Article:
Alexis, 23, a Phoenix, Arizona native, graduated from the Electro-Mechanical Technologies (EMT) program at RSI in October 2020.
Thanks for your time, Alexis. What you did you do before you came to RSI?
After graduating high school, I went straight to ASU. I wanted to get a degree and become a Physical Therapist, but that didn’t work out like I’d planned. I quit ASU during my second year of school.
Why didn’t that work out for you?
Honestly, once I got into the classes, I discovered I’d be uncomfortable working so closely with people physically. It just wasn’t for me.
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So you went to work. What were you doing?
I’d started working at FedEx doing warehouse work my freshman year, so I just continued on with that. But after a while I got tired of just being a warehouse guy. I didn’t know what else to do because I had no other education, no leads to work on.
What brought you to RSI?
I saw all these RSI commercials! A lot of my friends have trade jobs. They’re doing great and making lots of money. I wanted to learn something to be useful in the future, you know what I mean? So I went in to meet with Admissions, and took a tour.
Why did you choose the EMT program?
Originally I wanted to just do the seven-month Electrical Applications program, but when they talked me through the nine-month EMT program, which covers air conditioning and electrical, it just made more sense for me. Just a couple of extra months and I would learn another new skill, rather than just electrical. Seven months or nine months really made little difference because I was working towards something.
Did you have any prior electrical experience? Did any relations you’d helped out?
No, I didn’t have any experience at all. I am the first in my family to go into this field.
What did you enjoy most about RSI?
I think it was the hands-on time, especially in the electrical classes because that was where my interest was. It just felt really good playing around with that stuff, learning something new, experiencing something I didn’t know I could do. It’s crazy how much you learn in just that first class in one month. You get right into it wiring small motors and transformers. Simple stuff like that.
Where are you working?
I’m working with Mark-Taylor as a Service Technician at one of their properties. I work Sunday through Thursday, 7:00 a.m. to 3:30 p.m.
Are you enjoying it?
I am. After school, I didn’t know if I was going to do straight up electrical work or straight up AC work, but maintenance is all that and more! They are teaching me how to fix small plumbing issues, how to patch drywall—things I didn’t know. I fix all the stuff people do to their apartments.
How did you get the job?
The school really helped a lot. While I was looking for jobs, the Career Services team were sending my résumé out to companies and places I’d never researched or didn’t know! They really helped me get my name out there. Mark-Taylor was one of those companies that the school reached out to on my behalf.
Talk to us about money. You’ve just started this career, but are you making more than at FedEx?
Yeah, way better! At FedEx I was just making enough to have fun when I was young. It’s a lot more than I made at FedEx, but more importantly it’s a foot in the door. I feel like I can start planning for the future.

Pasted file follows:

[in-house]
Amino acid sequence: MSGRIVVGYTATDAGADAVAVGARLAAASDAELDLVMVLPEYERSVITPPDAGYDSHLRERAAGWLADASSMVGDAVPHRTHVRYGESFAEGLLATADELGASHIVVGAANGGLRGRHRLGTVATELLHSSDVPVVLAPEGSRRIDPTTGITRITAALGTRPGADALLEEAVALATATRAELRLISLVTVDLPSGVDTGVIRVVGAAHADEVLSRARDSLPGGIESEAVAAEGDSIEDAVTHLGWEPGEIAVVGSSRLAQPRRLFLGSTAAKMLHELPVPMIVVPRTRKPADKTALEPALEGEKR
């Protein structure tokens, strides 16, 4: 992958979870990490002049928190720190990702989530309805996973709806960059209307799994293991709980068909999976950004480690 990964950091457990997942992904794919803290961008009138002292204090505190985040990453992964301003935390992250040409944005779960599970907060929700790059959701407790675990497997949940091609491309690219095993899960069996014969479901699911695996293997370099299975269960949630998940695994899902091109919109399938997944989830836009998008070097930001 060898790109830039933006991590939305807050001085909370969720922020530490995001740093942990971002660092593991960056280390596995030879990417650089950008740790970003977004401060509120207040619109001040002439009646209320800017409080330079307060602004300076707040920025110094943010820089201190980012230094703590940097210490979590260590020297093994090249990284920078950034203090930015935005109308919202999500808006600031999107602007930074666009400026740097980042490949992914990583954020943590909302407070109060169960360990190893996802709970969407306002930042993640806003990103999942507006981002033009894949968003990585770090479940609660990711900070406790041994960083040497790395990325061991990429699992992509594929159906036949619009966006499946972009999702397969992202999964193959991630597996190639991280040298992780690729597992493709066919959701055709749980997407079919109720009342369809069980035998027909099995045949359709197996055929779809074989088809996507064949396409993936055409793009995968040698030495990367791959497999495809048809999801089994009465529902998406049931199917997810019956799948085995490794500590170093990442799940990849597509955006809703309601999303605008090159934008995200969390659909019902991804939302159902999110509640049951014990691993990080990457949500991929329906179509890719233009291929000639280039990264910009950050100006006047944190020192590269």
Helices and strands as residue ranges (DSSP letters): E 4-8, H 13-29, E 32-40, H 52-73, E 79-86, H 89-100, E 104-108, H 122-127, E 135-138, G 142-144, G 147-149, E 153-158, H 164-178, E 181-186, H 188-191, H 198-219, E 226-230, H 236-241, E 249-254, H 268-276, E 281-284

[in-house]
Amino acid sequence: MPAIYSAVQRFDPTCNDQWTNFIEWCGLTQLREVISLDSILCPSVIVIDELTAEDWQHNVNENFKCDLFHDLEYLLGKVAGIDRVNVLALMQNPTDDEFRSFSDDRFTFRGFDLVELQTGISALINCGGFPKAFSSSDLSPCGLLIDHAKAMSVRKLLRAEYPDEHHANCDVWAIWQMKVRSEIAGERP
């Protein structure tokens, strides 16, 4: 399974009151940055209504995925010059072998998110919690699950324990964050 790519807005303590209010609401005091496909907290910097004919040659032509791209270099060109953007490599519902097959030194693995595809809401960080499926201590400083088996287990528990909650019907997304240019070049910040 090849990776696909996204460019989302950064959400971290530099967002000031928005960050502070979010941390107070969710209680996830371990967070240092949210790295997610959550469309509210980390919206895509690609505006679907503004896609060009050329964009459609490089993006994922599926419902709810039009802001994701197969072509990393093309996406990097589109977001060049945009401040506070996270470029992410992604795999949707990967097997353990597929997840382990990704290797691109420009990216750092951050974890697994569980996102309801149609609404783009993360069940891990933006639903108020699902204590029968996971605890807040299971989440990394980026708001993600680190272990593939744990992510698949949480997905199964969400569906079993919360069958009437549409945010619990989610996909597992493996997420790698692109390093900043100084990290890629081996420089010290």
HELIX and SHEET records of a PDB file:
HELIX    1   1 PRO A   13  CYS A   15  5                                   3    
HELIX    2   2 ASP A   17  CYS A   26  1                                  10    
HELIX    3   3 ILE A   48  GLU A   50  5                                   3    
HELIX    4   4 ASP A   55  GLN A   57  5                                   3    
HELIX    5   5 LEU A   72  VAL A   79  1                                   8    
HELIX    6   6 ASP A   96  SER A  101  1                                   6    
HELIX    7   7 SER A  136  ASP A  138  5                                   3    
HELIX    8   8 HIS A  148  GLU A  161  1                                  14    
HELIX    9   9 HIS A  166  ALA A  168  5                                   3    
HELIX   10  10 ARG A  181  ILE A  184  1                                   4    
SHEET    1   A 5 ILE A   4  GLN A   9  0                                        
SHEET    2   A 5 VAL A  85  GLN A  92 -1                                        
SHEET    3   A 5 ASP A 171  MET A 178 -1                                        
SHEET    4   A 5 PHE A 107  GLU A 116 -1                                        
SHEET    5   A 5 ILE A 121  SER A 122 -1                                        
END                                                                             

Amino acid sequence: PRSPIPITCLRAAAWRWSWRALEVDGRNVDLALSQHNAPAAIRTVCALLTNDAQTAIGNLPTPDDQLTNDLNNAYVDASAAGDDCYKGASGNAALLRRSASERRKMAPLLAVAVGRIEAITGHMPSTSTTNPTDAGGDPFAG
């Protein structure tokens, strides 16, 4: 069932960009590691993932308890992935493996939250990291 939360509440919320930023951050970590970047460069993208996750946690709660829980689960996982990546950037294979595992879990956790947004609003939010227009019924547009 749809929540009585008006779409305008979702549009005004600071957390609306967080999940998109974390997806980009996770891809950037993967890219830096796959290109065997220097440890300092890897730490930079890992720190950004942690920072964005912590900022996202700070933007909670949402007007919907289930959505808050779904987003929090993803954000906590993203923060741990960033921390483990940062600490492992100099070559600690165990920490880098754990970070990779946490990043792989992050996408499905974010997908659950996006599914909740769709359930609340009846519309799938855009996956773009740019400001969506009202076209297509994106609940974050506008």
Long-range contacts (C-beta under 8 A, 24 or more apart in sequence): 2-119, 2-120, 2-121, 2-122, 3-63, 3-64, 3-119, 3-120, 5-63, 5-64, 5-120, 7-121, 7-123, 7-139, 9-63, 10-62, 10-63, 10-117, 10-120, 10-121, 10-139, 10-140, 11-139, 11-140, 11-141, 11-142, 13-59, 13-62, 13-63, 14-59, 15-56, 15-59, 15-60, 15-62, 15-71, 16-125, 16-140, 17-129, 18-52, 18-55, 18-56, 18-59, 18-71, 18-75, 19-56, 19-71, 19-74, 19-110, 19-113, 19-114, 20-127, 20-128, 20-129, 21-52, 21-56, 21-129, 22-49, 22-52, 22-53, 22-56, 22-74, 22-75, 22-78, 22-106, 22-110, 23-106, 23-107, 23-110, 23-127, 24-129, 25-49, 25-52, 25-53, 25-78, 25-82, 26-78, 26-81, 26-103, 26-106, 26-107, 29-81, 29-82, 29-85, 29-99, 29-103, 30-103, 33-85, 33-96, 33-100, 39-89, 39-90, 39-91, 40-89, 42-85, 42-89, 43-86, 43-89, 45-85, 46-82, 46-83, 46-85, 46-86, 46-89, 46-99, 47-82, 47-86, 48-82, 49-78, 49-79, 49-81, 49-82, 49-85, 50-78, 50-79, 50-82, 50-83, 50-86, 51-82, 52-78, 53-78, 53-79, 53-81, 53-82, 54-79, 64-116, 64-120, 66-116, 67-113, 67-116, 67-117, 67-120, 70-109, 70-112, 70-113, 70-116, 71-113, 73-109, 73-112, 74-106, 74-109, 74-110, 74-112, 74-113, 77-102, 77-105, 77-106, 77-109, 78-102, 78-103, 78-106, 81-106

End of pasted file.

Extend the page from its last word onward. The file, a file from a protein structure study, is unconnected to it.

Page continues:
What’s your career plan from here?
I was just thinking about this yesterday. I’m thinking that after a few years working in maintenance, I will then try my hand at HVAC. Then after doing HVAC for so many years, once I’ve learned most of the tricks of the trade. I want to do straight-up electrical work. After that, I have no idea because I will have a lot of experience in maintenance, HVAC and electrical. The great thing is, if I need a refresher on those things, RSI said I could always go back to school and take the courses that I already took for free.
Sounds like a solid plan. What do you enjoy most about working in this trade?
I love learning. What I love most about my current job is that I’m always learning cool new stuff: how to fix drywall, how to do small plumbing jobs. Every little thing they show me, I think it’s so cool. I now know how to fix things if something is wrong. When I tell people I work in maintenance, they know that I know how to fix things, and that makes me smile!
Those skills are also useful at home too!
That’s right. I’m going to save money around my own house. It’s crazy how much I know in what, only a year or so maybe? It’s so cool.
Did you make some lasting connections at RSI? People you’ll stay in touch with.
I keep in touch with the classmates I liked! We exchanged numbers, and I try to stay in touch. If you run into problems in the field, it’s good to have people you can call up and ask. I guess you could call them ‘helpful tools’ as well.
What advice do you have for new students just starting out at RSI?
My advice is pay attention, and don’t think you’ll get things right away. It took me a while. Have patience, and if you’re struggling, ask the instructors, or ask the person next to you. I asked so many questions of the people next to me who got something right away. They were always willing to help. You guys are all going through this together and learning together, so people will help you if you ask them.
If you’re an RSI graduate and would like to share your success story and be an inspiration to others, please email [email protected] to be considered for a Graduate Connection interview. Please include details such as your graduation date (month/year), and program.